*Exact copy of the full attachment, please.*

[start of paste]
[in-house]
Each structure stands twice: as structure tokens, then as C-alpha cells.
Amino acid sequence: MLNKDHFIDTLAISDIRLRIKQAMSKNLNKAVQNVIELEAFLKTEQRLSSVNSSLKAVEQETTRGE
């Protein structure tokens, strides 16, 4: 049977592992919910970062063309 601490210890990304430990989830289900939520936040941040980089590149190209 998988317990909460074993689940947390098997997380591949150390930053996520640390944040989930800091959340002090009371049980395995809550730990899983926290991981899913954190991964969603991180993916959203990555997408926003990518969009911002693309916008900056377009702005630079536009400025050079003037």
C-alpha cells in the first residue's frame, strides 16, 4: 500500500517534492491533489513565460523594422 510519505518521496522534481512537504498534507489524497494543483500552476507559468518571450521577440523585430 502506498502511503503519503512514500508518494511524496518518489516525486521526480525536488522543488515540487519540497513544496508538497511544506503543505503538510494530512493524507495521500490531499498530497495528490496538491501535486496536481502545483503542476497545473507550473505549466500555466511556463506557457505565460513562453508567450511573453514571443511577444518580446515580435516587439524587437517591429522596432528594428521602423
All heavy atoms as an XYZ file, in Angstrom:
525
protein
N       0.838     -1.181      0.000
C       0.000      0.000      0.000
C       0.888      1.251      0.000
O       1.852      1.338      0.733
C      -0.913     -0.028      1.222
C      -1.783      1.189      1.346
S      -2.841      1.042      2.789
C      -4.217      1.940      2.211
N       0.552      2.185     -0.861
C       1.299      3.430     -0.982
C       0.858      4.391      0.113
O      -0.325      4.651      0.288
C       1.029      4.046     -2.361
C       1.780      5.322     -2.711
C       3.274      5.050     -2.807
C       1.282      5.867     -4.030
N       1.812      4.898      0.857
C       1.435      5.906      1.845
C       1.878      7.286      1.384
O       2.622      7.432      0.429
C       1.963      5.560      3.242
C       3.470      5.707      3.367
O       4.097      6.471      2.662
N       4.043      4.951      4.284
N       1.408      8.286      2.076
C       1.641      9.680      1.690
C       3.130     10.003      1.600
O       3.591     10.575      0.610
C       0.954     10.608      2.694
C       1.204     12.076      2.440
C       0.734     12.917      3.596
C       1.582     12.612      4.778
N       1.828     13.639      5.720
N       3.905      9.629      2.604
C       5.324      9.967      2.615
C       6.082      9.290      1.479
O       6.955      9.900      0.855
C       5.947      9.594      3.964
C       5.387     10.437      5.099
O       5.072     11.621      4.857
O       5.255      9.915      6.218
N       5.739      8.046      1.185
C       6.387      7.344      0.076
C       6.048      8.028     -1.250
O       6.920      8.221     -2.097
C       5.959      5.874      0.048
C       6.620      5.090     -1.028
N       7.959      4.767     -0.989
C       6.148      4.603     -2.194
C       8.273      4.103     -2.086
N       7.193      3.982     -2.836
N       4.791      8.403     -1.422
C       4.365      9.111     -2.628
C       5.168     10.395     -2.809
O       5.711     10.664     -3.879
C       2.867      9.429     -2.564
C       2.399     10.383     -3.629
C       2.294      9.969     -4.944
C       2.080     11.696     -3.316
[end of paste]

[in-house]
Each structure stands twice: as structure tokens, then as C-alpha cells.
Amino acid sequence: MLNKDHFIDTLAISDIRLRIKQAMSKNLNKAVQNVIELEAFLKTEQRLSSVNSSLKAVEQETTRGE
């Protein structure tokens, strides 16, 4: 049977592992919910970062063309 601490210890990304430990989830289900939520936040941040980089590149190209 998988317990909460074993689940947390098997997380591949150390930053996520640390944040989930800091959340002090009371049980395995809550730990899983926290991981899913954190991964969603991180993916959203990555997408926003990518969009911002693309916008900056377009702005630079536009400025050079003037």
C-alpha cells in the first residue's frame, strides 16, 4: 500500500517534492491533489513565460523594422 510519505518521496522534481512537504498534507489524497494543483500552476507559468518571450521577440523585430 502506498502511503503519503512514500508518494511524496518518489516525486521526480525536488522543488515540487519540497513544496508538497511544506503543505503538510494530512493524507495521500490531499498530497495528490496538491501535486496536481502545483503542476497545473507550473505549466500555466511556463506557457505565460513562453508567450511573453514571443511577444518580446515580435516587439524587437517591429522596432528594428521602423
All heavy atoms as an XYZ file, in Angstrom:
525
protein
N       0.838     -1.181      0.000
C       0.000      0.000      0.000
C       0.888      1.251      0.000
O       1.852      1.338      0.733
C      -0.913     -0.028      1.222
C      -1.783      1.189      1.346
S      -2.841      1.042      2.789
C      -4.217      1.940      2.211
N       0.552      2.185     -0.861
C       1.299      3.430     -0.982
C       0.858      4.391      0.113
O      -0.325      4.651      0.288
C       1.029      4.046     -2.361
C       1.780      5.322     -2.711
C       3.274      5.050     -2.807
C       1.282      5.867     -4.030
N       1.812      4.898      0.857
C       1.435      5.906      1.845
C       1.878      7.286      1.384
O       2.622      7.432      0.429
C       1.963      5.560      3.242
C       3.470      5.707      3.367
O       4.097      6.471      2.662
N       4.043      4.951      4.284
N       1.408      8.286      2.076
C       1.641      9.680      1.690
C       3.130     10.003      1.600
O       3.591     10.575      0.610
C       0.954     10.608      2.694
C       1.204     12.076      2.440
C       0.734     12.917      3.596
C       1.582     12.612      4.778
N       1.828     13.639      5.720
N       3.905      9.629      2.604
C       5.324      9.967      2.615
C       6.082      9.290      1.479
O       6.955      9.900      0.855
C       5.947      9.594      3.964
C       5.387     10.437      5.099
O       5.072     11.621      4.857
O       5.255      9.915      6.218
N       5.739      8.046      1.185
C       6.387      7.344      0.076
C       6.048      8.028     -1.250
O       6.920      8.221     -2.097
C       5.959      5.874      0.048
C       6.620      5.090     -1.028
N       7.959      4.767     -0.989
C       6.148      4.603     -2.194
C       8.273      4.103     -2.086
N       7.193      3.982     -2.836
N       4.791      8.403     -1.422
C       4.365      9.111     -2.628
C       5.168     10.395     -2.809
O       5.711     10.664     -3.879
C       2.867      9.429     -2.564
C       2.399     10.383     -3.629
C       2.294      9.969     -4.944
C       2.080     11.696     -3.316